I kind of ran out of steam on my vacation blogging, because I never know if anyone other than me is actually interested in my vacation. I mean, I don't want to be boring. But tonight I had dinner with E.C. before rehearsal and she reassured me that it's interesting, even if no one leaves comments. Which is not a blatant plea for comments (although I am not above that) but rather an acknowledgment that some posts aren't really the kind that require comments. Unfortunately, I have no other metric for interestingness, but I'm just going to forge ahead in the hope that what interests me must interest at least *some* other people.
Here's something that interests me: wacky museums. And the Haus am Checkpoint Charlie ("House at Checkpoint Charlie") is most definitely one of these. Checkpoint Charlie was the main gateway between East and West Berlin for non-Germans. The museum opened there in 1963 and loomed over the border until the wall fell. The museum reflects one dude's personal obsession with the wall.
The guy who started it had contacts in the escape-helper community, so it has tons of escape-related artifacts, like cars that were modified to hide people, ultra-lights that flew into East Germany and brought back friends and relatives, and a big old-fashioned console radio that a teenage girl escaped in. And a platform that a family used to escape with a hot-air balloon. And movies about escapes. And diagrams of tunnels. And so much more. There are photographs and writing everywhere you look. Whoever put it together wasn't overly concerned about objectivity, context, or whether one should avoid repeating the same information - even the same photographs - in different parts of the museum (sometimes even in the same room).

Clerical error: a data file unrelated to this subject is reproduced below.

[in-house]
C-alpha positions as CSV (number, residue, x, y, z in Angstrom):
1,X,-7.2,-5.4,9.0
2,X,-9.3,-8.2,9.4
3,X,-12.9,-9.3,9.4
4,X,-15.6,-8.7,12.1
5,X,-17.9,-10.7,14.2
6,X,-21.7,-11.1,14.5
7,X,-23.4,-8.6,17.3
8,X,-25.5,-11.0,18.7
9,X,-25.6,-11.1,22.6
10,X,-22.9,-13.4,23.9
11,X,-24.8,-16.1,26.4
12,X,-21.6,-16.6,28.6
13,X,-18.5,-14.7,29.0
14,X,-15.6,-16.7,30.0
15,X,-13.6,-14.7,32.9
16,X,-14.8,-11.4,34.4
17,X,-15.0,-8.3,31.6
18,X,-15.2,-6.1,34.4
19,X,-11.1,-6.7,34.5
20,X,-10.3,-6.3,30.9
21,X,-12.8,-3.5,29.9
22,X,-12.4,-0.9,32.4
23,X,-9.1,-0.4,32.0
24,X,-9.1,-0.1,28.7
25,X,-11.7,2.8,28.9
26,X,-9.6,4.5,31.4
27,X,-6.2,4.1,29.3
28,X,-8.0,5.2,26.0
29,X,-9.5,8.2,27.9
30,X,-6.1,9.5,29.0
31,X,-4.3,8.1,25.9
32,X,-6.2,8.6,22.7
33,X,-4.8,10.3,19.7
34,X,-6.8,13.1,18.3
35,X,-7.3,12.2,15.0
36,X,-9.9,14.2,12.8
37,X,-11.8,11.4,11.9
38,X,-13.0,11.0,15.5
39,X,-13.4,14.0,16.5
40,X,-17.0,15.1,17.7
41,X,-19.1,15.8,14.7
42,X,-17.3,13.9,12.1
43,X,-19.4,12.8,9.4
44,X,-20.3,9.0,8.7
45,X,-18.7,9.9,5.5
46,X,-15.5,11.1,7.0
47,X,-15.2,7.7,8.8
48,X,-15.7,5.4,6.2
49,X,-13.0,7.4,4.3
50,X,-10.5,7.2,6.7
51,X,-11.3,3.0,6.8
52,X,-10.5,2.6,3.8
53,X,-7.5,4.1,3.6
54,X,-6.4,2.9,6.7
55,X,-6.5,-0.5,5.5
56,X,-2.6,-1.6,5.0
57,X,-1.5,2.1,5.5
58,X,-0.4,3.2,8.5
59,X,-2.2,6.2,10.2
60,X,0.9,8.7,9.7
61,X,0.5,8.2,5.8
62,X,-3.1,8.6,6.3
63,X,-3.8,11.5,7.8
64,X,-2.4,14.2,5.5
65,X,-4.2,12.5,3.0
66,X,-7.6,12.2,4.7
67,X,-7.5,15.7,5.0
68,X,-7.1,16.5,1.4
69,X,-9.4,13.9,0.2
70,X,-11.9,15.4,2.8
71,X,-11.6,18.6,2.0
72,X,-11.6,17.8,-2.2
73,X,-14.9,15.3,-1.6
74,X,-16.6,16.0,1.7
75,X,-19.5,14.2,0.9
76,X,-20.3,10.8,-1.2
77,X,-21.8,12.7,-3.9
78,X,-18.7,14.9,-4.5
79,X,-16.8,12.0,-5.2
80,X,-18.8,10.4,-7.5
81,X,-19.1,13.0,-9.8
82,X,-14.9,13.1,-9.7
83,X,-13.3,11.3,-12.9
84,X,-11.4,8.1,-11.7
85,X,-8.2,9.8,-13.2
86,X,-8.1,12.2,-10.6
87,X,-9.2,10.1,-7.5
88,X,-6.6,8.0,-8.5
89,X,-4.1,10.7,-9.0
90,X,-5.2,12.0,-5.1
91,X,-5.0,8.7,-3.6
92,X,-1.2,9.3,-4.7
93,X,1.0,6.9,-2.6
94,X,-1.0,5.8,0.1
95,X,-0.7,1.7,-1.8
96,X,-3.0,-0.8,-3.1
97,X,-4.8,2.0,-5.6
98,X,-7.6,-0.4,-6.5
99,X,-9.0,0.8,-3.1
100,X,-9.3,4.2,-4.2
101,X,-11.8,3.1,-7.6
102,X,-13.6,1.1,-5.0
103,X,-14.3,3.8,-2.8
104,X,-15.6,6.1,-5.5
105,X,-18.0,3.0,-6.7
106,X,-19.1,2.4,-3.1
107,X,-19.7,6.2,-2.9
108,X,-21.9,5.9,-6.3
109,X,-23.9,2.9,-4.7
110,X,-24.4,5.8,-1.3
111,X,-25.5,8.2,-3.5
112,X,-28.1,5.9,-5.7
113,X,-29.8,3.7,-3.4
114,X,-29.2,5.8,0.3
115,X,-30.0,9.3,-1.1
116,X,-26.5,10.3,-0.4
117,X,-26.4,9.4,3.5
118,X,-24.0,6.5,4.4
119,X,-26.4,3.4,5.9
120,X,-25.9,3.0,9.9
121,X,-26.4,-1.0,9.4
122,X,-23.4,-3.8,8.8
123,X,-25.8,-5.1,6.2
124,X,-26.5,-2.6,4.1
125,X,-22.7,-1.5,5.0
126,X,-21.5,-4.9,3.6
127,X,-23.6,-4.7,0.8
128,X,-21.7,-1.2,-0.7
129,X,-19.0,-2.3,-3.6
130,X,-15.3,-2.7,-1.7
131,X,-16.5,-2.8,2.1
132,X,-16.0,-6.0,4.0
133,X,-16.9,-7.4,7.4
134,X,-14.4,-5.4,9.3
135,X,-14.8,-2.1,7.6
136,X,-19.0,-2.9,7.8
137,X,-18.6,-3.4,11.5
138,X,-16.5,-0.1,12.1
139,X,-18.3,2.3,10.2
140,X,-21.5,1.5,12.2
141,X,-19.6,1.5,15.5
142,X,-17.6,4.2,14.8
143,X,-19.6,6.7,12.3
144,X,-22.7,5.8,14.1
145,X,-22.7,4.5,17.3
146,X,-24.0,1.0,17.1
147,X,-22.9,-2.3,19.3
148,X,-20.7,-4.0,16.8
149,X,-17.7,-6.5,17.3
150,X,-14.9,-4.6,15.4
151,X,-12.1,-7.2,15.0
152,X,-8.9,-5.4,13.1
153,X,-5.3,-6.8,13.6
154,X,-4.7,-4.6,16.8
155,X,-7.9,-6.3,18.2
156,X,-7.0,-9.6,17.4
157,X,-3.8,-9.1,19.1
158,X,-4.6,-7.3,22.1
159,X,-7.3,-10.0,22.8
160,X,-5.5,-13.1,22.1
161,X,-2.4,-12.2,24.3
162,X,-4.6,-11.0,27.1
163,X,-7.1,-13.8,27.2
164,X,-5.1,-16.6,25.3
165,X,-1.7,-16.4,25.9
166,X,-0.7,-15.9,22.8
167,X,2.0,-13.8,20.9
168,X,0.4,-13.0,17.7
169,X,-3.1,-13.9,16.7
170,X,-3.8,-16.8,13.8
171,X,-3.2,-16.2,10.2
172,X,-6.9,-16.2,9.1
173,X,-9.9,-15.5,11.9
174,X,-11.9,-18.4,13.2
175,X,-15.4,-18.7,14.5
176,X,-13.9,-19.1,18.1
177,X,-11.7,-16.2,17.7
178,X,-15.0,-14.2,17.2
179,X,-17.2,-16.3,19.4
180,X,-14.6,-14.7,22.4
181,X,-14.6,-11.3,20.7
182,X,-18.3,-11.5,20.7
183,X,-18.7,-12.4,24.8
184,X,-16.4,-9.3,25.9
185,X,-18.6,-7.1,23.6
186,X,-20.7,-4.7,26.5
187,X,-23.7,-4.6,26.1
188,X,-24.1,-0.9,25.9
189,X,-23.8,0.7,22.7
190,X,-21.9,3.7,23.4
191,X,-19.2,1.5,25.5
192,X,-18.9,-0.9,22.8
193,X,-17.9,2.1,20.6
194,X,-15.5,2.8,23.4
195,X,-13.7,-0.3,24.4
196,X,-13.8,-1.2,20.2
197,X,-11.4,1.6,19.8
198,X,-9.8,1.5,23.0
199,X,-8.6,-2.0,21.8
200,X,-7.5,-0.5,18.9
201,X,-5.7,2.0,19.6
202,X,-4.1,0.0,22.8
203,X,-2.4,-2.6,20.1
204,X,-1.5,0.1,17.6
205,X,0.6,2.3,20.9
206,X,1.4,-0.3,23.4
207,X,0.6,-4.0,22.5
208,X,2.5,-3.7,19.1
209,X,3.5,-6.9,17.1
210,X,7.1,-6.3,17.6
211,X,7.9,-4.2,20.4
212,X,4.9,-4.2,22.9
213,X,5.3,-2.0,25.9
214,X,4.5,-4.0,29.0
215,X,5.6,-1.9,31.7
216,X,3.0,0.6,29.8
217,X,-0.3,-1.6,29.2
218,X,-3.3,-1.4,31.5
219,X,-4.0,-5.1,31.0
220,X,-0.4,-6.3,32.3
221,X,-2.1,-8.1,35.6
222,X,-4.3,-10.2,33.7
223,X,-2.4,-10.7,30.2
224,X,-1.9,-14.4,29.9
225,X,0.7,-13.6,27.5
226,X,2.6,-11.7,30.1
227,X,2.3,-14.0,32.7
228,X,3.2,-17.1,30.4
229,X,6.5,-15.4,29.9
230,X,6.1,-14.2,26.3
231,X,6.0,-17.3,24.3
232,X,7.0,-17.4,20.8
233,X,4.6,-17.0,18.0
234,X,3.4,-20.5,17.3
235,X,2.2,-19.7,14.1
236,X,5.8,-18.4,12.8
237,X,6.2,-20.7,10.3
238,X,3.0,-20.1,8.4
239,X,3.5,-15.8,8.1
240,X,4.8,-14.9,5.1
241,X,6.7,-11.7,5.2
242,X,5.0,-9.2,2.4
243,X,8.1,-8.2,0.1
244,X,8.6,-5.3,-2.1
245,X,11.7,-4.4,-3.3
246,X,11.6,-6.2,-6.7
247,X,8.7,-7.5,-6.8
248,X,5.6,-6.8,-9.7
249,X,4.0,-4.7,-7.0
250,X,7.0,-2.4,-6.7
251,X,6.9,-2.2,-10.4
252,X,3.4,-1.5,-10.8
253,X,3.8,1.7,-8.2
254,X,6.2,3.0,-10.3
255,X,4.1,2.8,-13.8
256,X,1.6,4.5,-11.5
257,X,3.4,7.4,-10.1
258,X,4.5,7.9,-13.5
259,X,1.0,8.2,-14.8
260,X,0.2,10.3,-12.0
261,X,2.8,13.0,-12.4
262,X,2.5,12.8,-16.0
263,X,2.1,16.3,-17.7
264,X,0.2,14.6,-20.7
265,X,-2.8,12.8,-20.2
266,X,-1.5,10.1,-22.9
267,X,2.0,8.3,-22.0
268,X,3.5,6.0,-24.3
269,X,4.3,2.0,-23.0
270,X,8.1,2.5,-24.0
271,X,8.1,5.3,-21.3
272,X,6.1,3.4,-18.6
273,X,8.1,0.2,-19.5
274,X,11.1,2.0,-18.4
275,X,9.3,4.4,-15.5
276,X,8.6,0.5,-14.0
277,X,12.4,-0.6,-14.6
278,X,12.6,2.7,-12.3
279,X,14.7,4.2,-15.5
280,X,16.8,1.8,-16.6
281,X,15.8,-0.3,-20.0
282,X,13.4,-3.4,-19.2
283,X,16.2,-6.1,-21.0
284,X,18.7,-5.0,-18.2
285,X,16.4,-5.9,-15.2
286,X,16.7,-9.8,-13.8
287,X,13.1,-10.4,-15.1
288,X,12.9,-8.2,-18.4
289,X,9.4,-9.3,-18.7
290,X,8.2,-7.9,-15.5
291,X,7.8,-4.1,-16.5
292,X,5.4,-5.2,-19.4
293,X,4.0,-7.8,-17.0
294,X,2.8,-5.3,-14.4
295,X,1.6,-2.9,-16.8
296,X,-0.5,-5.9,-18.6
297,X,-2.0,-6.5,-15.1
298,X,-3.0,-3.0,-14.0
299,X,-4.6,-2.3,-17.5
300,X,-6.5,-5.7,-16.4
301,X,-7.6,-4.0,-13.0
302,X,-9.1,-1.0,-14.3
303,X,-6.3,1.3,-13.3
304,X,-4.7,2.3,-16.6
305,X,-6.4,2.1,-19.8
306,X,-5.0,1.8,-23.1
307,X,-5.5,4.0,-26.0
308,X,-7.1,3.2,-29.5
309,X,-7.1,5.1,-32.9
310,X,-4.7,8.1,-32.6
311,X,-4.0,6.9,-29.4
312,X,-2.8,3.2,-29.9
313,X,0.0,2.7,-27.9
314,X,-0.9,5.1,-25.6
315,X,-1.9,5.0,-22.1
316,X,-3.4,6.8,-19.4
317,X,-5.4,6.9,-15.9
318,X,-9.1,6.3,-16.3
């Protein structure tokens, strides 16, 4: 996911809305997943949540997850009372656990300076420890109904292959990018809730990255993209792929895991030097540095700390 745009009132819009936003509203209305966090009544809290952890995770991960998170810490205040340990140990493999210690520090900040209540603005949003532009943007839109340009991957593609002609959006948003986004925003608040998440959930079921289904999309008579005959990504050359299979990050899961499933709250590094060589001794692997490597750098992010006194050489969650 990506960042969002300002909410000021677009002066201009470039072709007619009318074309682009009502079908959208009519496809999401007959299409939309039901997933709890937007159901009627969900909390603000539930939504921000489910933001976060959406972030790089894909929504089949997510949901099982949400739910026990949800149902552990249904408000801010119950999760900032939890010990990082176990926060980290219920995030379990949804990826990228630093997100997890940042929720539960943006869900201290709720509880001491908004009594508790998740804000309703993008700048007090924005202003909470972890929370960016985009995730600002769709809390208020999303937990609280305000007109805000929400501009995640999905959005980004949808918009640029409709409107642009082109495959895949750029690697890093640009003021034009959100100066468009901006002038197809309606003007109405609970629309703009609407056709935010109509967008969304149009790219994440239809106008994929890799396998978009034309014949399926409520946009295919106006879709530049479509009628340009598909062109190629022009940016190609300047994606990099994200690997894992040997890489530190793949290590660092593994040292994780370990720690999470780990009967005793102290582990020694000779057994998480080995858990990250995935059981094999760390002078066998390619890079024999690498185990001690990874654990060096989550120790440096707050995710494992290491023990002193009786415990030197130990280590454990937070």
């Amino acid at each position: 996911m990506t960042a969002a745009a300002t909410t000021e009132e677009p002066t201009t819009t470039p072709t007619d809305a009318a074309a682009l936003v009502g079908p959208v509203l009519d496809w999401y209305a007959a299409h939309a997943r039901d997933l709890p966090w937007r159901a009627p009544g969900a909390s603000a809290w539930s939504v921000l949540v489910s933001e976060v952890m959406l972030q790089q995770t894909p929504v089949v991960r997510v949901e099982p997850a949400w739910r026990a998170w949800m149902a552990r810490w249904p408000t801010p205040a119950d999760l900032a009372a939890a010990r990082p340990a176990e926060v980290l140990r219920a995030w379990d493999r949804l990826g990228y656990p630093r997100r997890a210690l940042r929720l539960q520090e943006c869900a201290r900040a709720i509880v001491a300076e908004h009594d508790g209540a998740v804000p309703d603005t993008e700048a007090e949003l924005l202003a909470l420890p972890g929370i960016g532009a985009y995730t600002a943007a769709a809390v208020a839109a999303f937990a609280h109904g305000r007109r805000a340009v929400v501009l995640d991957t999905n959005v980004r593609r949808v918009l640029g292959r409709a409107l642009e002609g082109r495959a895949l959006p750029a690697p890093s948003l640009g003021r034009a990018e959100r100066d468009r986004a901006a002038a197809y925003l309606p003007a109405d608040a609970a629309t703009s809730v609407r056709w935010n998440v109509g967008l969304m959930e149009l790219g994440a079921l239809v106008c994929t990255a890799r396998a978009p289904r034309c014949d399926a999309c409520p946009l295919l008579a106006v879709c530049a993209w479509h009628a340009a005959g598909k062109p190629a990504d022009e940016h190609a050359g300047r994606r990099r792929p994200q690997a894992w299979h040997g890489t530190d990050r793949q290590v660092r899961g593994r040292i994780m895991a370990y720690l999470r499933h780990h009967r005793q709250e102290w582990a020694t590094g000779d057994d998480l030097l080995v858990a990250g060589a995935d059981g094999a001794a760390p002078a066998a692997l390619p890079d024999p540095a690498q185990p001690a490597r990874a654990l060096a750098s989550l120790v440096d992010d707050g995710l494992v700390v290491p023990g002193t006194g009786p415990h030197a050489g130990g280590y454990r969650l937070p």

Here's a picture. See those two suitcases up at the top right corner? They have a hole cut between them, and a girl escaped in there.
I described the museum to S.Ev as "awesomely cheesy." I think it's too bad that this is the only exposure most people get to information about the Wall, because there are really fascinating and well-thought-out memorials in other places, but I still thoroughly enjoyed it. There's nothing like a good wacky museum.